Deutsche Telekom (DT) and Texas-based MetroPCS Communications have announced that they have signed a definitive agreement to combine T-Mobile USA and MetroPCS under the T-Mobile name. DT’s supervisory board and MetroPCS’ board of directors unanimously approved the transaction, which will be structured as a recapitalisation, in which MetroPCS will declare a one for two reverse stock split, make a cash payment of USD1.5 billion to its shareholders, and acquire all of T-Mobile’s capital stock by issuing to DT 74% of MetroPCS’ common stock on a pro forma basis.
The transaction, which is subject to MetroPCS’ shareholder approval, regulatory approvals and other customary closing conditions, is expected to close in 1H13. Following the completion of the transaction, the combined company is expected to continue trading on the New York Stock Exchange (NYSE). John Legere, currently president and CEO of T-Mobile USA, will serve as president and CEO of the new company and J Braxton Carter, currently chief financial officer and vice chairman of MetroPCS, will be the CFO. The company will operate T-Mobile and MetroPCS as separate customer units, led by Jim Alling, currently chief operating officer (COO) of T-Mobile, and Thomas Keys, currently president and COO of MetroPCS. The enlarged company’s headquarters will be in Bellevue, Washington but it will retain a significant presence in Dallas, Texas, the current base of MetroPCS.
Addressing question marks over the perceived incompatibilities in the two company’s networks – MetroPCS is a CDMA carrier while T-Mobile uses GSM technologies – DT has suggested that by combining T-Mobile and MetroPCS’ complementary spectrum it will be able to provide greater network coverage, deeper Long Term Evolution (LTE) network deployment and a path to offer LTE over at least 20MHzx20MHz spectrum in many metro areas. Further, ‘existing MetroPCS customers will be migrated to a common LTE-based network as they upgrade their handsets’. DT expects to achieve cost synergies and additional upside from revenue synergies of around USD6 billion – USD7 billion.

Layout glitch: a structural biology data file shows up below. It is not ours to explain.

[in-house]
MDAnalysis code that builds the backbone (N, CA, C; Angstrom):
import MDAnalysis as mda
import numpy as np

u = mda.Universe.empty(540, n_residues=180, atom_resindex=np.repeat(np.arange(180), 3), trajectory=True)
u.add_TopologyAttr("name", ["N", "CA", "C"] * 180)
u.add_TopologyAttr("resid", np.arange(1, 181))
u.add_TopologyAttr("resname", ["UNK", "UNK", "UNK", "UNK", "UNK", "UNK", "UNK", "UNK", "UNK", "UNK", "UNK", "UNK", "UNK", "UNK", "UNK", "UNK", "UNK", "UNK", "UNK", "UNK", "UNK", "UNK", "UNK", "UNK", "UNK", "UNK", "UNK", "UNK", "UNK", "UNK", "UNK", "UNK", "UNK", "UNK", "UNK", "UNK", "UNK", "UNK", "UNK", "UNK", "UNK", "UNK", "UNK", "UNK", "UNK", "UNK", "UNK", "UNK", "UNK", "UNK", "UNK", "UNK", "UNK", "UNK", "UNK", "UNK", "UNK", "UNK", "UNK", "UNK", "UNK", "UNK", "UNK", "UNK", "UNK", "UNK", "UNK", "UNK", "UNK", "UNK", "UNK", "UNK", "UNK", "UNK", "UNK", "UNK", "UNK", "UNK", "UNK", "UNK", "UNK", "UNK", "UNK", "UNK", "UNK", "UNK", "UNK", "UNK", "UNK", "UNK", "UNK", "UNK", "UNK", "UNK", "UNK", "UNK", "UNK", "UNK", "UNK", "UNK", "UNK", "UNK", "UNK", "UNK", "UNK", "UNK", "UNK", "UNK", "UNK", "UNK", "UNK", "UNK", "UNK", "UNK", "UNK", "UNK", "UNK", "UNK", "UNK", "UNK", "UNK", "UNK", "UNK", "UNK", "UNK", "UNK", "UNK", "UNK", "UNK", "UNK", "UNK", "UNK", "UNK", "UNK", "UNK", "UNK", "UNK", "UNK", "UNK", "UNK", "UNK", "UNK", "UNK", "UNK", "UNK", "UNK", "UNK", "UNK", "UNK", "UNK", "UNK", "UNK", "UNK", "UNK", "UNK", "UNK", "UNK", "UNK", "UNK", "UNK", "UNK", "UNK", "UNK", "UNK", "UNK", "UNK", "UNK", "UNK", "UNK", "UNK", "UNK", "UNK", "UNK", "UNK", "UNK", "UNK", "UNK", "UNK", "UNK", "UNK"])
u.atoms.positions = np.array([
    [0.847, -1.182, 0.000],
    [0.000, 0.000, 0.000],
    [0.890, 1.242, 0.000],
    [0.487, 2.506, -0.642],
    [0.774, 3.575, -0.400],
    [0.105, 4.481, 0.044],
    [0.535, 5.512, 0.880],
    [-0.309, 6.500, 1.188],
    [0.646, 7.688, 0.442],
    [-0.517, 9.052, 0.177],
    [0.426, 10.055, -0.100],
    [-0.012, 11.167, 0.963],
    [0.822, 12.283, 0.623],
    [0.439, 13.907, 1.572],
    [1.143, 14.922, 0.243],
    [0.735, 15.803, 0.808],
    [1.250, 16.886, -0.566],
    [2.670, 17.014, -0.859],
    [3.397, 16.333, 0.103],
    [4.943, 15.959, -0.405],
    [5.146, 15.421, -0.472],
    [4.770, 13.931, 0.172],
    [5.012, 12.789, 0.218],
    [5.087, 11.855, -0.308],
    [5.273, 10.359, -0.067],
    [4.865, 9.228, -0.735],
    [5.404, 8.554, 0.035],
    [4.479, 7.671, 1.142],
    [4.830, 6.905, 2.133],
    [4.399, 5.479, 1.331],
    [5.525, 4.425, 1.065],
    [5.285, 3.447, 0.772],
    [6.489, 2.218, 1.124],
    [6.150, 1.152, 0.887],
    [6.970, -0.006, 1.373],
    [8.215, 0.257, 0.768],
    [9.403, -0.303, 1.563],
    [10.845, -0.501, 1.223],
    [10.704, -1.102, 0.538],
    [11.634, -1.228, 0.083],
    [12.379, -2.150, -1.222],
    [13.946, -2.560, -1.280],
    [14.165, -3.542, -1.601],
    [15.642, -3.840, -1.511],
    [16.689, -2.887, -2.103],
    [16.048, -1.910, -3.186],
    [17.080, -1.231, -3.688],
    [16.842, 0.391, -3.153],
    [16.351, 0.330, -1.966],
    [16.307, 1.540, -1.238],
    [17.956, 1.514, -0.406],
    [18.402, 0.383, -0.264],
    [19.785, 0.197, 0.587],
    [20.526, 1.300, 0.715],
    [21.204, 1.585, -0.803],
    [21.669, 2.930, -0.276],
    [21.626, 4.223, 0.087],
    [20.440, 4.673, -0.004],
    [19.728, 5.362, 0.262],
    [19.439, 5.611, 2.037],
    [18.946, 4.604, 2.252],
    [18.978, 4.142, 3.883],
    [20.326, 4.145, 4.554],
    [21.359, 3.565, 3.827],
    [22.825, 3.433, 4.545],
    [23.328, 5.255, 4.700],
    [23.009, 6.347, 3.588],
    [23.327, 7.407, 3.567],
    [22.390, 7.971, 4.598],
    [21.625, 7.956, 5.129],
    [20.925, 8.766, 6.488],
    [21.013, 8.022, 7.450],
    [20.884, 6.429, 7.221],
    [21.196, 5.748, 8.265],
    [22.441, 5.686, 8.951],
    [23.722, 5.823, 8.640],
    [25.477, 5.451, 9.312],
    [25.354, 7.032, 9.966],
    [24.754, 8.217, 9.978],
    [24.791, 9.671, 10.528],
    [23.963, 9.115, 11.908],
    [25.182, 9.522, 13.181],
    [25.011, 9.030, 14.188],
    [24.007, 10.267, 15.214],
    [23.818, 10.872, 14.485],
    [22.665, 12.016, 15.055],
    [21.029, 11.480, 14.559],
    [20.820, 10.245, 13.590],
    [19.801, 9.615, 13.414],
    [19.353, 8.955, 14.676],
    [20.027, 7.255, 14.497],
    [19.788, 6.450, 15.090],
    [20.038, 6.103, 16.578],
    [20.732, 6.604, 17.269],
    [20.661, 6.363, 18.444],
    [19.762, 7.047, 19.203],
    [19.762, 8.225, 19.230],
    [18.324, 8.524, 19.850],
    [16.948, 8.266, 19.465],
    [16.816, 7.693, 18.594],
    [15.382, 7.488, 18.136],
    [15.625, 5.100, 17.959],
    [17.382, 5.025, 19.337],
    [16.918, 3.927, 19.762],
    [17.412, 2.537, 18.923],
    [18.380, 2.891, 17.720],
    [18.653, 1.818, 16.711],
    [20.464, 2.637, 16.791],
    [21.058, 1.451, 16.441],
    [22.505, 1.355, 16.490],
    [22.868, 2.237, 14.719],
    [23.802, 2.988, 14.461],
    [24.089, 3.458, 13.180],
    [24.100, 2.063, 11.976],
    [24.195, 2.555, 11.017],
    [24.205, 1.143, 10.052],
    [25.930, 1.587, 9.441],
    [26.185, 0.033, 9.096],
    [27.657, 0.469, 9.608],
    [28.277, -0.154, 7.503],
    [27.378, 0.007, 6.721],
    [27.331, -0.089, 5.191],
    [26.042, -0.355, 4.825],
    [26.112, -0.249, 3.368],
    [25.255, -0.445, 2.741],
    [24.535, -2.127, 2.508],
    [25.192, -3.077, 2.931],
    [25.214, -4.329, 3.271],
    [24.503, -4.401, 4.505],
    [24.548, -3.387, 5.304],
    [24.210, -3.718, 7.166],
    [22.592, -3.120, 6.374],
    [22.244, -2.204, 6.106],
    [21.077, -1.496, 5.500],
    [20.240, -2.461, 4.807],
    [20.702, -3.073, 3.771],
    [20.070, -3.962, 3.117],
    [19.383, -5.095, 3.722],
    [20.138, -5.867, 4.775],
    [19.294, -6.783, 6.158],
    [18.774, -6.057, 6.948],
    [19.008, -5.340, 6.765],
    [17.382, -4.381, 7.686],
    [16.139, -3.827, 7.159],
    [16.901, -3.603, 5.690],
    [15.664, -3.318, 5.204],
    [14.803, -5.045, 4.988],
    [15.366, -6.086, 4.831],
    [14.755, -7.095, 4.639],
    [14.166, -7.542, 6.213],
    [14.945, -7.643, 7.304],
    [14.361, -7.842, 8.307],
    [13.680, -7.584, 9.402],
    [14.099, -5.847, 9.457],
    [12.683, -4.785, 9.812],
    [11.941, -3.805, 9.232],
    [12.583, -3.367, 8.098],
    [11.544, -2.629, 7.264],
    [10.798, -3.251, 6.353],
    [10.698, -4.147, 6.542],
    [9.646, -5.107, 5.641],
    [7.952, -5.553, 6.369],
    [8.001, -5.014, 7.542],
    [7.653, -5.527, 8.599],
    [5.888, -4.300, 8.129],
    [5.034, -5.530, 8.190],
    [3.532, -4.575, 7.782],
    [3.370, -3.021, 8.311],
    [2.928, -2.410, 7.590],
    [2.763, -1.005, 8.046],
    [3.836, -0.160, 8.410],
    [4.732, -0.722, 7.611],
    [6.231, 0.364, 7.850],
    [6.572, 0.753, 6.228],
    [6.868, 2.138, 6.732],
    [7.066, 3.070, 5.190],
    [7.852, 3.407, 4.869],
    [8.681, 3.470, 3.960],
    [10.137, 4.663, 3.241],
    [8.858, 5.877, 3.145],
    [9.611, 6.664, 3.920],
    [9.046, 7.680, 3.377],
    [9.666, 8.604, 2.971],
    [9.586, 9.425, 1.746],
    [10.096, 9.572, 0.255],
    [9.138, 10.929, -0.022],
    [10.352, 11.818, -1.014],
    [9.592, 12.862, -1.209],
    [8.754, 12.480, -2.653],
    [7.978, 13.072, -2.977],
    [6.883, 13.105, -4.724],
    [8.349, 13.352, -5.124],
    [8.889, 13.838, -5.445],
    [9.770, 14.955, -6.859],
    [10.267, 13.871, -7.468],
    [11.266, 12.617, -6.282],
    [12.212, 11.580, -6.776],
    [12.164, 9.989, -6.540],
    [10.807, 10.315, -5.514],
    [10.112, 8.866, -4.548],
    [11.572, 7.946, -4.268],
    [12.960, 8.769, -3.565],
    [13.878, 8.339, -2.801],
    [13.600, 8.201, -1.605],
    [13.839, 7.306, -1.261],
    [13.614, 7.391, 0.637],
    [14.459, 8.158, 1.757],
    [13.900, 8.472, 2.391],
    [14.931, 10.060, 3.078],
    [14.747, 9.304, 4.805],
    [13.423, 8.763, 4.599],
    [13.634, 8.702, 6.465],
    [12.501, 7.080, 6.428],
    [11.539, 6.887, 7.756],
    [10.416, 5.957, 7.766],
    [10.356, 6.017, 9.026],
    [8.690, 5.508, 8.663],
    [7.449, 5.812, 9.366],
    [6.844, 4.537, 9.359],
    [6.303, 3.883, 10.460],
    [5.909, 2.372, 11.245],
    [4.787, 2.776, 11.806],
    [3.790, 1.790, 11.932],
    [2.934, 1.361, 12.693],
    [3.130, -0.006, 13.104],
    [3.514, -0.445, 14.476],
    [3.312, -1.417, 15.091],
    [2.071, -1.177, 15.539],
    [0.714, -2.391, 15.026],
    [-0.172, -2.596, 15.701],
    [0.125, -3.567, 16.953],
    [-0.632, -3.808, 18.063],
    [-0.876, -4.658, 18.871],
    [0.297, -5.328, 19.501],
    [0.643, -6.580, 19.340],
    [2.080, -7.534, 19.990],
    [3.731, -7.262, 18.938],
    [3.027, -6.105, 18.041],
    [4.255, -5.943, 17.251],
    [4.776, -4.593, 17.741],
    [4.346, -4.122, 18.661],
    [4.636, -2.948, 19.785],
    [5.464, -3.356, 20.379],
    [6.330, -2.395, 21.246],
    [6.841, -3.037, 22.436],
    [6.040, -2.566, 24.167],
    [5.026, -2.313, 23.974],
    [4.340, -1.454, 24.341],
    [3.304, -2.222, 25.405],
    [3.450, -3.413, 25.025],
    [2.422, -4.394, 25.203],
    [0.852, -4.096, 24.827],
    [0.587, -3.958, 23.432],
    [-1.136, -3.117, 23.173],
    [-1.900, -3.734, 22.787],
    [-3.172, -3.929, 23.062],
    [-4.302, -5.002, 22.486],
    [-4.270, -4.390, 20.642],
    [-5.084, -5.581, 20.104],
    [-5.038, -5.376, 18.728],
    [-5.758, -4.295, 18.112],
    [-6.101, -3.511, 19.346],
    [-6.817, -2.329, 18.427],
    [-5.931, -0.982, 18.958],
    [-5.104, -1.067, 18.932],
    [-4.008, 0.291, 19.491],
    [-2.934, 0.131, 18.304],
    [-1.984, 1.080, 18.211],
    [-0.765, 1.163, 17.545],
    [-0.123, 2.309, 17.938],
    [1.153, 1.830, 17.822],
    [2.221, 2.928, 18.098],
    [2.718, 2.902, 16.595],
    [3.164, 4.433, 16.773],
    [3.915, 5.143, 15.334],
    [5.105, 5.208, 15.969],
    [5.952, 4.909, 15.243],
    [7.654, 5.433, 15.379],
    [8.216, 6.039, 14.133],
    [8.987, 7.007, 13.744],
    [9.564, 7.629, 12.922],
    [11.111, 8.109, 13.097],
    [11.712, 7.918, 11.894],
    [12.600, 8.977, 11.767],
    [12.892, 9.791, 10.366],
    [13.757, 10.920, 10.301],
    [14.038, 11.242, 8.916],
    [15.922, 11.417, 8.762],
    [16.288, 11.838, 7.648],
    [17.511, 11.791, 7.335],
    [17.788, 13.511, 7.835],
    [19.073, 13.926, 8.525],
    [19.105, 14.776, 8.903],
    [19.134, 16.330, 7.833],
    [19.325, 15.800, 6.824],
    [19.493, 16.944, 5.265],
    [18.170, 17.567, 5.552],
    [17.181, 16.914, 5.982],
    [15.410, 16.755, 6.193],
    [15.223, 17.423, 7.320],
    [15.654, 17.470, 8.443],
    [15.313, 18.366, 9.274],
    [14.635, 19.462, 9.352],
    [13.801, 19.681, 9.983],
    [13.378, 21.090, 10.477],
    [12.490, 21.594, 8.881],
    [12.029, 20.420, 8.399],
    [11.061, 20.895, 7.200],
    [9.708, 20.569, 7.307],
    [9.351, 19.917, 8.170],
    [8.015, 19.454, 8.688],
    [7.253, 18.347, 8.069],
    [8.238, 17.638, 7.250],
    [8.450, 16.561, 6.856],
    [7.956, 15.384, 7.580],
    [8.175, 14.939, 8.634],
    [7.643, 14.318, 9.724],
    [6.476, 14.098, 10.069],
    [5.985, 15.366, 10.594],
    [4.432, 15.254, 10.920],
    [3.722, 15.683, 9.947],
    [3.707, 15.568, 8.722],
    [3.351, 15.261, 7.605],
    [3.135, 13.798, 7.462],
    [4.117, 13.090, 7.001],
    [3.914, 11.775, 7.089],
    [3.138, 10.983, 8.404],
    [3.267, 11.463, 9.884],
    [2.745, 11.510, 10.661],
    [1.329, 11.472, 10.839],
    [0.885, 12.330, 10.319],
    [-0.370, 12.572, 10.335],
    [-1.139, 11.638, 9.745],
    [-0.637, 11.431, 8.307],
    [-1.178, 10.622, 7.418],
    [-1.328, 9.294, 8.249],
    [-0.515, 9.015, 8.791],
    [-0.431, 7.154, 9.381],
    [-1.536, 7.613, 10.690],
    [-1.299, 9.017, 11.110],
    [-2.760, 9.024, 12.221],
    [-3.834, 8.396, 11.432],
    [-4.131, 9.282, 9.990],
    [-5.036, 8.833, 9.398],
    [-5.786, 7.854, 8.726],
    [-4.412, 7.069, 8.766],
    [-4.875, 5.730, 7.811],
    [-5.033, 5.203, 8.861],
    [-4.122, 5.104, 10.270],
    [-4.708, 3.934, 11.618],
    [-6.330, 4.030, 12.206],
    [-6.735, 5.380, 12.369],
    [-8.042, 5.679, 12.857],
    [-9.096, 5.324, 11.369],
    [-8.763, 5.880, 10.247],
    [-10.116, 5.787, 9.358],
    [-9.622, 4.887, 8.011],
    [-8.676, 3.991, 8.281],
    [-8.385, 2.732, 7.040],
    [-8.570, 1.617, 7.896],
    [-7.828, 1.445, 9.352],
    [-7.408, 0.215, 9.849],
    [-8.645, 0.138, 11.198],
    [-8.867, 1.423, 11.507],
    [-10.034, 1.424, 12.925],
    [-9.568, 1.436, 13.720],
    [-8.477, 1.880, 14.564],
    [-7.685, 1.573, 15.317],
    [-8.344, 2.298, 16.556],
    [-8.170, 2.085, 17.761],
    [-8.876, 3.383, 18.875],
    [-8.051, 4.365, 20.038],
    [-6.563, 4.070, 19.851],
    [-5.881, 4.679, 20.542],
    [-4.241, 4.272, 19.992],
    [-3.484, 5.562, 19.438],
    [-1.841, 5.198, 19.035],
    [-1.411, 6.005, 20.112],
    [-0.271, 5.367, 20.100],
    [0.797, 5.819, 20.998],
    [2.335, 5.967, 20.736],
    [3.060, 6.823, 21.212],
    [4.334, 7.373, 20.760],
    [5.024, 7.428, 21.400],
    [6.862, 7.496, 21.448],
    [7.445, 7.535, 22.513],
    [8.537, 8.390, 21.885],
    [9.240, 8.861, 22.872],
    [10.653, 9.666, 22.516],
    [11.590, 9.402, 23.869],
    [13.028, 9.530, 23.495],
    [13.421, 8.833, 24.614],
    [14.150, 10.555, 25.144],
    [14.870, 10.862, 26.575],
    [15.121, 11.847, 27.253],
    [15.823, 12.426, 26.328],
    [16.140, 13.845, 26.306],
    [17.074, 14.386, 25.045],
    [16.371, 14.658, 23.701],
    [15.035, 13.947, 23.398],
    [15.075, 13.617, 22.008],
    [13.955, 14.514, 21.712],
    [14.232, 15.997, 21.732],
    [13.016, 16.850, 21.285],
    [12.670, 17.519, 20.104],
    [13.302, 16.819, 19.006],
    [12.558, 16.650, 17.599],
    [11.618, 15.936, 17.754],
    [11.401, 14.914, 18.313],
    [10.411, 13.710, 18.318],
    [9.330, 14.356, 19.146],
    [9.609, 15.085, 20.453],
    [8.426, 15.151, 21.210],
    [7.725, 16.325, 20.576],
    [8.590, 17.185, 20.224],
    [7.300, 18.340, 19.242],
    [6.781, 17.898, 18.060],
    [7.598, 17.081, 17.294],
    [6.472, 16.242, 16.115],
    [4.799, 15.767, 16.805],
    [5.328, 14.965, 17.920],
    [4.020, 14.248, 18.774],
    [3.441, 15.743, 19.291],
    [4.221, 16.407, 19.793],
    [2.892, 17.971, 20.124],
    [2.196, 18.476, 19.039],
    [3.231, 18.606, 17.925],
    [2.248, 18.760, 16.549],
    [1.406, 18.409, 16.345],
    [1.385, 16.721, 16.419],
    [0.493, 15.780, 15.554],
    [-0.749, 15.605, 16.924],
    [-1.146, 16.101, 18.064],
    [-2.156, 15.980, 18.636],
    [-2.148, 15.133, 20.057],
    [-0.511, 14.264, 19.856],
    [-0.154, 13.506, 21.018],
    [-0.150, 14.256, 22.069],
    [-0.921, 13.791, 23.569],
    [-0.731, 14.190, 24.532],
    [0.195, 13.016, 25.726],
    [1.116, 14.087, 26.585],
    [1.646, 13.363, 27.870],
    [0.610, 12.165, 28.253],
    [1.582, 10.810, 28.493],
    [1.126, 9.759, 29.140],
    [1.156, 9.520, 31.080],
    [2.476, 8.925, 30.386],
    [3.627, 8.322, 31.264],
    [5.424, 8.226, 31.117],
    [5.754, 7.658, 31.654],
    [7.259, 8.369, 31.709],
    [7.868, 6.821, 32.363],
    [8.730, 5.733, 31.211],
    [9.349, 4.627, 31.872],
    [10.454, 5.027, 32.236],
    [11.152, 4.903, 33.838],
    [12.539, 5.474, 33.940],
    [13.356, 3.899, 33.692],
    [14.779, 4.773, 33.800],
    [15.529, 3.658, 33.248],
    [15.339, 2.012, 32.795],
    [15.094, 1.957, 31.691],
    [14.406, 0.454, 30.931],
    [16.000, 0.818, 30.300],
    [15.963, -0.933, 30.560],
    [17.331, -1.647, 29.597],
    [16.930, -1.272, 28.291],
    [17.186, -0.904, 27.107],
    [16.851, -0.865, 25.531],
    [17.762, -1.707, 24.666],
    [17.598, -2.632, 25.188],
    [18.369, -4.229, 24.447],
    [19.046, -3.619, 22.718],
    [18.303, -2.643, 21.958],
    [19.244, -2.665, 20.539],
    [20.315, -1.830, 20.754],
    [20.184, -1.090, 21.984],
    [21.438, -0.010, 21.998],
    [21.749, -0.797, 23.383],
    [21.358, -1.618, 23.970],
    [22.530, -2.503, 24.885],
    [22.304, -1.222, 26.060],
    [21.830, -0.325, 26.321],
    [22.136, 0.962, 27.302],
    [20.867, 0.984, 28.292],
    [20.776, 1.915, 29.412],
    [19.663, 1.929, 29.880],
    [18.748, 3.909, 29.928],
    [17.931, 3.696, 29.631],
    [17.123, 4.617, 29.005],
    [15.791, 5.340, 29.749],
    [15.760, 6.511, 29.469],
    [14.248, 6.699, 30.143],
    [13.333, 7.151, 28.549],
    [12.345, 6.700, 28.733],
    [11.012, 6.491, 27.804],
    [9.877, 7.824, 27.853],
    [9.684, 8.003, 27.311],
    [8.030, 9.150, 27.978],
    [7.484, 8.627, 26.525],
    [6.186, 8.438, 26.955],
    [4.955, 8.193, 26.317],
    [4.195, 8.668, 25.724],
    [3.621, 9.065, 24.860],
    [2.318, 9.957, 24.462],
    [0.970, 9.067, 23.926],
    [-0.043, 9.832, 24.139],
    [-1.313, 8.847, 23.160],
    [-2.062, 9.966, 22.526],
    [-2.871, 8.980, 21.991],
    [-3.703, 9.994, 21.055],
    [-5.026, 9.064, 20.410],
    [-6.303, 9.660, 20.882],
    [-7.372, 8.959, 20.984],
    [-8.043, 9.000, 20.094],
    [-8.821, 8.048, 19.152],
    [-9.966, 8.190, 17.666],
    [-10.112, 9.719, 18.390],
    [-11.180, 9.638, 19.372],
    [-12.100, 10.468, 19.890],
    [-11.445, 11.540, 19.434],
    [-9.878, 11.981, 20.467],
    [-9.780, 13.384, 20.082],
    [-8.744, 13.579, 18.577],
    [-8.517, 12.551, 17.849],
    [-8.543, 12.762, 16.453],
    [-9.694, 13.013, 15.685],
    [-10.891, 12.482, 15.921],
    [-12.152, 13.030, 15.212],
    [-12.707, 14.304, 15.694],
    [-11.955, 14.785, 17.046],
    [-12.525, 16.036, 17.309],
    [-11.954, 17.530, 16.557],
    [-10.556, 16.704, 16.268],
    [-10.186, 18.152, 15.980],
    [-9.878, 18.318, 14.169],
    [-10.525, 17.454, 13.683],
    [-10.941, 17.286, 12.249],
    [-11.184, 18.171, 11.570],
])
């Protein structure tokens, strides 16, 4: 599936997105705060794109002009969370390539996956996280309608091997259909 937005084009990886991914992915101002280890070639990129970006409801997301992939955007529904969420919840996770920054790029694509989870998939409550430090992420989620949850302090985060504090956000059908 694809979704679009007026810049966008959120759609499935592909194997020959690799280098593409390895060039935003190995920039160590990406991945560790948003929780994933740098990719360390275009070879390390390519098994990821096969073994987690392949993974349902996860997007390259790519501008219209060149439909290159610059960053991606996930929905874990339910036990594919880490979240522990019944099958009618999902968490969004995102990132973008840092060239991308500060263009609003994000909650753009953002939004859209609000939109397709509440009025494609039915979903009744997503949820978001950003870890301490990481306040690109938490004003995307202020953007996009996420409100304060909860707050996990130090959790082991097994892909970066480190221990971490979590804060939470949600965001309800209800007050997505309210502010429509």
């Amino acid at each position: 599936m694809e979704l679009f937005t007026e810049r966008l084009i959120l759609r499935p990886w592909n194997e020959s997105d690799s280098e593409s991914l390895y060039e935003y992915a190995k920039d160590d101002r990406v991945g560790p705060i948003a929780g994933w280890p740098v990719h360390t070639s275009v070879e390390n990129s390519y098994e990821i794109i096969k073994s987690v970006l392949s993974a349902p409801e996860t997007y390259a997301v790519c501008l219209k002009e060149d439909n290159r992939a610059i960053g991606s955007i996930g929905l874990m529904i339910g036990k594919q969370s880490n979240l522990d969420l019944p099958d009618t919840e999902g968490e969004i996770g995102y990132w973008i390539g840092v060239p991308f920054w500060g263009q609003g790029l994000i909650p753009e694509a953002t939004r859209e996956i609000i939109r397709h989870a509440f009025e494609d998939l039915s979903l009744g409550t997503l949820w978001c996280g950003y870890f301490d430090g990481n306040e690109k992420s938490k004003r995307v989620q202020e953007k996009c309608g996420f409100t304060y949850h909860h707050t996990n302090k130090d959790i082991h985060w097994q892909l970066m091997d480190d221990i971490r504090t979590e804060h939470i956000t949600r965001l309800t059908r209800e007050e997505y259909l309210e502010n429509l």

According to TeleGeography’s GlobalComms Database, the deal will combine the T-Mobile’s – the market’ fourth largest mobile operator by subscribers – 33.168 million customers with sixth player MetroPCS’ 9.292 million customers, although the tie-up will not create a carrier that is bigger than third largest player Sprint Nextel, which counted around 56.386 million customers as at 30 June 2012. Further, according to the Wall Street Journal, a source close to the Federal Communications Commission (FCC) has suggested that the merger should be approved relatively quickly because the combination involves a struggling national player (T-Mobile) and a regional player (MetroPCS), rather than a national carrier (AT&T Mobility) expanding its reach with the acquisition of another dominant player. AT&T’s long-planned USD39 billion takeover over T-Mobile fell foul of the US Department of Justice (DoJ), the FCC and a host of rival mobile operators in December 2011.